Freeware invariably tends to bring an instant rush of joy to the head, especially regarding VPNs – Supernet is no exception. You’d imagine the most economical option might also be the best one. Well, that’s true to a point, but VPN services tend to roughly correlate quality with price, to a certain degree. Keep reading to find out about that price-performance relationship and more about Supernet.
Supernet are an entirely free VPN service, with no hidden in-app fees, or tier-level subscriptions. You may find and download the software in the Google Play store, or through the Supernet website. Here’s why the service is free: advertisements. However, no advertisements popped up during this review, which was a refreshing surprise in the over-saturated marketing environment of 2016.
Many competitors offer free plans, but only as temporary trial offers which subsequently require purchase of a full version. What’s more, these ‘free’ plans often have data caps, speed caps, or fewer servers.
Rarely do you come across a VPN provider offering a no-holds-barred app entirely free. Therefore, it might be worth taking things with a grain of salt, or considering how another company wants or needs to monetize VPN services – to be above board and provide high levels of privacy and security – while Supernet manage to provide these services for free.
Keep reading to find out why, or take a look at our roundup of some of the best cheap (under $7 per month) VPNs.
Browsing the Supernet website, it appears as though the service is under a parent company called Vpnster, which offered a similar product to Supernet. Here’s where things get a bit hazy. Vpnster is under yet another parent company, Roibax LLC, which also operated a third VPN service (Hideninja). Don’t fret if this paragraph engendered some uncertainty – without hastily speculating – it appears as though this layered confusion as to who exactly runs what and is liable for any issues may be intentional on the part of the person or people in charge. It very well may not be, though, the confusion remains unabated.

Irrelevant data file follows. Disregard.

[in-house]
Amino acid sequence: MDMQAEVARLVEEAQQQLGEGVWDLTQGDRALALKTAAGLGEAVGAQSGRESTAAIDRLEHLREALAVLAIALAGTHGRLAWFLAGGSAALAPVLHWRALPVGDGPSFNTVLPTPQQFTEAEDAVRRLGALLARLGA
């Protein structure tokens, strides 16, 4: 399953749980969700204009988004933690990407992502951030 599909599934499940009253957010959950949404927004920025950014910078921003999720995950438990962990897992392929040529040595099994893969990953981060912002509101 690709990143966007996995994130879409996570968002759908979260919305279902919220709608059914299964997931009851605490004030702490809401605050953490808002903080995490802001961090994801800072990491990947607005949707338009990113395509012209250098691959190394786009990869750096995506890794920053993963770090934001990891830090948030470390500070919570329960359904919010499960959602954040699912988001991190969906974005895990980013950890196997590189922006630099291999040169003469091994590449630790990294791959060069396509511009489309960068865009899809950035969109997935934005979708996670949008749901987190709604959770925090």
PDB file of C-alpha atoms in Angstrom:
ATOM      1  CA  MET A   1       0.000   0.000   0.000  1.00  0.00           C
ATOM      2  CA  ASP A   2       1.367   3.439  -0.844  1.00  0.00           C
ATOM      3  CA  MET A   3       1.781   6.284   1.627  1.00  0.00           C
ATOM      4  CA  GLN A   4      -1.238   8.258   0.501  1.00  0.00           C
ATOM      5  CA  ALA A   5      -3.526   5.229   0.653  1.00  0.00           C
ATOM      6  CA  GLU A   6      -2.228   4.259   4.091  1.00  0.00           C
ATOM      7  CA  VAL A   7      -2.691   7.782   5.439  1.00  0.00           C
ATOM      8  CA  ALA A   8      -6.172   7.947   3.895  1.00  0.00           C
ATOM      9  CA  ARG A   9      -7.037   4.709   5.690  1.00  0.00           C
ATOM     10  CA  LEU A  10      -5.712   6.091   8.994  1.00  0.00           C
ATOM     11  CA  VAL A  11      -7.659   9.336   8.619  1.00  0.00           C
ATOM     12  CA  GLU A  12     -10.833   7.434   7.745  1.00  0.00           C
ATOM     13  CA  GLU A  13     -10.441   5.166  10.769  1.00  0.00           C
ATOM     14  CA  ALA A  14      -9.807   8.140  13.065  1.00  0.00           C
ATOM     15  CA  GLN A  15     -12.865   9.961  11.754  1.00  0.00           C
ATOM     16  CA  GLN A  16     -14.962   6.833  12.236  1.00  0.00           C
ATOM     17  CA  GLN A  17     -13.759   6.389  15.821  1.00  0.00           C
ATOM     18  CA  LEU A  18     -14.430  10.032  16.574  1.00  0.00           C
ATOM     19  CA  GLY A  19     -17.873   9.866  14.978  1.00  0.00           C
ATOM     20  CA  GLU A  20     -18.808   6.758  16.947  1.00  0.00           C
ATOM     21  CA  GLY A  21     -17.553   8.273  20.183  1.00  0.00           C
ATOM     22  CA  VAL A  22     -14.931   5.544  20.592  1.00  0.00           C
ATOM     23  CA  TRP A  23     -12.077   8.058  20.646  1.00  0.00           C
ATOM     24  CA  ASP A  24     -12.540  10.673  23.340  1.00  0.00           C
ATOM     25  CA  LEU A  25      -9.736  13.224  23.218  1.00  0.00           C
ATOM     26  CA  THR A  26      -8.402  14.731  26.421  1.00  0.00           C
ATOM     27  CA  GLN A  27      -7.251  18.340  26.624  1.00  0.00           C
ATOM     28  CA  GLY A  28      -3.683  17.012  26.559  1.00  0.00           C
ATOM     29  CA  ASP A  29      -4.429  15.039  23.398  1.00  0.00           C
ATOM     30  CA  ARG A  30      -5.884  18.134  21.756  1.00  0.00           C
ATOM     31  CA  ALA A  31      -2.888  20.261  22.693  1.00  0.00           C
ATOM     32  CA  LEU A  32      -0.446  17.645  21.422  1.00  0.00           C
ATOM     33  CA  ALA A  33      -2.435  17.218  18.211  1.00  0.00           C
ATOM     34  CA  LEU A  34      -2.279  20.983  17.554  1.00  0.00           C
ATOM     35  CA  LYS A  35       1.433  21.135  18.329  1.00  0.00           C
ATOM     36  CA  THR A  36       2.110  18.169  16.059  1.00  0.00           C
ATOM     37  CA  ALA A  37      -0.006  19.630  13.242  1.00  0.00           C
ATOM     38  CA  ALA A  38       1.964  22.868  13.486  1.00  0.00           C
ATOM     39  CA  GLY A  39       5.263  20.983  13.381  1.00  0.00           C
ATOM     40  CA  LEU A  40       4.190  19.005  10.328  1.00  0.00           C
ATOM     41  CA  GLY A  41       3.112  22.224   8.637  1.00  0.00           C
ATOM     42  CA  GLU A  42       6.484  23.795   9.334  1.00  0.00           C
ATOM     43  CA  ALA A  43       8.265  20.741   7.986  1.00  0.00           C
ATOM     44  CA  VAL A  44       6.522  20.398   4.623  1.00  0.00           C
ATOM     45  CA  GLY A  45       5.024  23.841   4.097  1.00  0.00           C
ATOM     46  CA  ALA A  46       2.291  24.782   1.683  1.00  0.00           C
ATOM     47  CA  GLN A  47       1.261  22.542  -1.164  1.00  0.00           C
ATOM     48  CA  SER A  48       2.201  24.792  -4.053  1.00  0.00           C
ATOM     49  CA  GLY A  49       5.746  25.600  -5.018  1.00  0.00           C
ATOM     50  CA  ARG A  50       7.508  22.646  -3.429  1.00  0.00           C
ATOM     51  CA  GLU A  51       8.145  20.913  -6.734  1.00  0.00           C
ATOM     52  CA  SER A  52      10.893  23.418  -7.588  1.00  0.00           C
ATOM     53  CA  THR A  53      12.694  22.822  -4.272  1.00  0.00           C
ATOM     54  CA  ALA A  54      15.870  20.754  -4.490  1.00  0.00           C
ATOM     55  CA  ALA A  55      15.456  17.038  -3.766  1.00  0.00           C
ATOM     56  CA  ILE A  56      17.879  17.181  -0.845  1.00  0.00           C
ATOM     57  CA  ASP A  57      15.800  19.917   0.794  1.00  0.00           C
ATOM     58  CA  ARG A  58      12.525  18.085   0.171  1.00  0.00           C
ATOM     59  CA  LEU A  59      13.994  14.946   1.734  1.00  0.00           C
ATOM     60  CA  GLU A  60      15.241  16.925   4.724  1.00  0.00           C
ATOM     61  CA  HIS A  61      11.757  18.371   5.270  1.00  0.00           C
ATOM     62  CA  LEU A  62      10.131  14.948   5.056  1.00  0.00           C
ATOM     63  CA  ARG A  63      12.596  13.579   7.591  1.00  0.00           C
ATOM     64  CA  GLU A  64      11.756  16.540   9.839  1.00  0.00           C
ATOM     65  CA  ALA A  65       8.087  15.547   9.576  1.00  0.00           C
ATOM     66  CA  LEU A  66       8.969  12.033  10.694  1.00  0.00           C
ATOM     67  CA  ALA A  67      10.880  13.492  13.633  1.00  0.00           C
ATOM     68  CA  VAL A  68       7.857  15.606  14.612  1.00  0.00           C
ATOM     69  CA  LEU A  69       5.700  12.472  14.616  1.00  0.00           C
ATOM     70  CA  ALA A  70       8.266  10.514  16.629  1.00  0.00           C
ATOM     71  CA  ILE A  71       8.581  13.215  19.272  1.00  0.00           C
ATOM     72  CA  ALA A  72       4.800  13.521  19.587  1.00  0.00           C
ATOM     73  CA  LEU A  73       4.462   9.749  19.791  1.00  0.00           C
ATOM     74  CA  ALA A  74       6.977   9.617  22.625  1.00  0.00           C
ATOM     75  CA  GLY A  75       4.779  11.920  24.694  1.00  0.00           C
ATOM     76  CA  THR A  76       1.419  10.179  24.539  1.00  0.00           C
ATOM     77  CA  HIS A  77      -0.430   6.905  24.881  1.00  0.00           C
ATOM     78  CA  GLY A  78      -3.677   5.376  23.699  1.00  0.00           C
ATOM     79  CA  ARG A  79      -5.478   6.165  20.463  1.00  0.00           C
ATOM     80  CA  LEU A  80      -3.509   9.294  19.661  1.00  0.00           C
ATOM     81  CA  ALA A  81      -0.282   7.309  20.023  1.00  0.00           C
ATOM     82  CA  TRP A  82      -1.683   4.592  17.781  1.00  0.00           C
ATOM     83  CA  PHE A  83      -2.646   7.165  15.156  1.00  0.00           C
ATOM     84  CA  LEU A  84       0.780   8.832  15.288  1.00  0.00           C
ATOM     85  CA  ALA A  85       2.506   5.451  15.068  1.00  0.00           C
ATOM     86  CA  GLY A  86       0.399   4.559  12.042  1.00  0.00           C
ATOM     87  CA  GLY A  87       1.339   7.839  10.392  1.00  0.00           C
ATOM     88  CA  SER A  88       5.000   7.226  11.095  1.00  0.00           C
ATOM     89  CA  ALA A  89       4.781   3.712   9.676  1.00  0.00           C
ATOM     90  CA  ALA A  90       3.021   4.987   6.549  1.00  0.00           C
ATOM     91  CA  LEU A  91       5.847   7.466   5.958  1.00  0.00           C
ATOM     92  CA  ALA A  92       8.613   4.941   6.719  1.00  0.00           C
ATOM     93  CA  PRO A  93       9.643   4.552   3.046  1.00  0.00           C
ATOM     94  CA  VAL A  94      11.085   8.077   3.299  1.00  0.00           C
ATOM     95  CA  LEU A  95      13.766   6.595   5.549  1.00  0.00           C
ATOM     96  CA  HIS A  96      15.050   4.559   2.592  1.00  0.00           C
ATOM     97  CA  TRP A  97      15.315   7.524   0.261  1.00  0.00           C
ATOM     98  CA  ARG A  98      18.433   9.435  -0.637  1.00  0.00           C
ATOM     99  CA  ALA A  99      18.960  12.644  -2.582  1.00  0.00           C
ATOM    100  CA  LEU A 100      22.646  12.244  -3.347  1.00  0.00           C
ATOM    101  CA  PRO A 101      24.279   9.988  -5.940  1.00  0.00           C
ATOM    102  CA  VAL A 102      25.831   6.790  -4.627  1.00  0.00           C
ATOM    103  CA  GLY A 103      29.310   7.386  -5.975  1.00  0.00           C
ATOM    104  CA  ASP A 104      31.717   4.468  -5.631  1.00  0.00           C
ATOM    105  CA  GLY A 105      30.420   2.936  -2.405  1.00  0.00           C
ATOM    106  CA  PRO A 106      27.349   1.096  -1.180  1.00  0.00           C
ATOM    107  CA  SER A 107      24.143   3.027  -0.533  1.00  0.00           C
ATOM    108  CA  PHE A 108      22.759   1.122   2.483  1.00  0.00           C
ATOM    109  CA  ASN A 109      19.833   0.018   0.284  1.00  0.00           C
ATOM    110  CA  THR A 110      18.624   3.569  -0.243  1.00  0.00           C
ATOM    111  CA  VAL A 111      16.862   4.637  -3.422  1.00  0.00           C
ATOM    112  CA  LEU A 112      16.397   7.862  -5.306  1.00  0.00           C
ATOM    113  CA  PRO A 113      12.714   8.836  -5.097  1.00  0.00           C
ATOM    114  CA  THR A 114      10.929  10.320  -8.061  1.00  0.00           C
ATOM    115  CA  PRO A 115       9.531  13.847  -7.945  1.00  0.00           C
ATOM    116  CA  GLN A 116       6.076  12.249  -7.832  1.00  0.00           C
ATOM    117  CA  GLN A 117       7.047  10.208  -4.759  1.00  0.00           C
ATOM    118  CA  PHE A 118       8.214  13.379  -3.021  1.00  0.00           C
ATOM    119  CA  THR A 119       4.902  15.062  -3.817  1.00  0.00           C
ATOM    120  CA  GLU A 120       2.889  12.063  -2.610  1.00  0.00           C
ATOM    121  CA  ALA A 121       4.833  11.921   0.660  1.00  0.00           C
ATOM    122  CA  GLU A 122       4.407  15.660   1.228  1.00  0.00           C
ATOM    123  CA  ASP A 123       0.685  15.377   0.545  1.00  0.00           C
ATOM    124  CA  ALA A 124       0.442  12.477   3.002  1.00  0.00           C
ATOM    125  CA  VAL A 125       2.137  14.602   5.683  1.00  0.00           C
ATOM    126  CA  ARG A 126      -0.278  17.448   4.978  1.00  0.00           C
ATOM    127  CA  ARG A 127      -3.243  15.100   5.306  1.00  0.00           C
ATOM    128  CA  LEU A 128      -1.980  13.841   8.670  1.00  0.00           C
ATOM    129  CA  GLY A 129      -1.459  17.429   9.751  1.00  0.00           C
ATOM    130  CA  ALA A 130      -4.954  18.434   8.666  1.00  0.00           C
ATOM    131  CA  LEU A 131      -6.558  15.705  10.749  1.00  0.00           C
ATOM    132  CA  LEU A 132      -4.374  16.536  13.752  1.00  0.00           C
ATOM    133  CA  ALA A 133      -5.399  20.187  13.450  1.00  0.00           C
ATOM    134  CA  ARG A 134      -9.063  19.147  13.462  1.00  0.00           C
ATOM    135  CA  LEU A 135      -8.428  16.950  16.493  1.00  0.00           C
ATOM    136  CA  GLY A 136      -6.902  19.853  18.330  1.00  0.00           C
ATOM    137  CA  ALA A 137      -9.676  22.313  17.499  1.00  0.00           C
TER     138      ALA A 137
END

The only servers available at the moment are based in the EU and Russia, unfortunately leaving much of the globe in quite far geographical proximity to any given individual’s optimal server, performance-wise. The bright side is that there appears to be no limit on simultaneous connections, or, at least, two devices can be connected at once. I used my Android phone and Google Chrome on my laptop simultaneously with no issues, likely due to the non-existent registration process.
Supernet are based in the Russia, and theoretically could be subject to Russian governmental intrusions, or other surveillance (though, most VPN providers are also constrained by the same possibilities.
Supernet only offer five servers at the moment, with one each in the US, UK, Luxembourg, Russia and the Netherlands. Geographically slim pickings for much of Asia, Australia, South America, Africa, though updates are planned!
Looking at the Hola fiasco (from a privacy and transparency perspective), it’s important to beware that companies sometimes act without their users best interests at heart. In that particular instance, users bandwidth was being sold off without their knowledge, potentially leaving them responsible for crimes committed using their IP address, despite said users installing Hola in good faith and acting as such while using the service. This isn’t aimed to scare you away from Supernet, or equate them to Hola somehow (fingers crossed), just due diligence reminder.
Now let’s discuss encryption according to what conclusions can be drawn from Supernet’s encryption protocols being as how they aren’t disclosed and responses have gone unanswered. Being a closed source piece of software (and due to unresponsiveness), it’s unclear exactly what forms of encryption are used in the Supernet extensions and mobile clients. Downloading the APK file proved as fruitless as scanning the website and download stores in this regard.
On that note, users concerned with privacy, but still wishing for a free VPN, should look for providers using OpenVPN, preferably with SHA-2 authentication and AES-256 bit, though the default BF cipher and SHA-1 data authentication is better than not using a VPN to begin with.
The Supernet website was extremely easy to navigate, and information was generally well laid out in one continuous page. One nitpicky thing would be the overload of graphics on the home page. Couple that with the fact that the landing page page scrolls down awhile, might make it difficult to load with slower connection speeds, or when using a mobile device.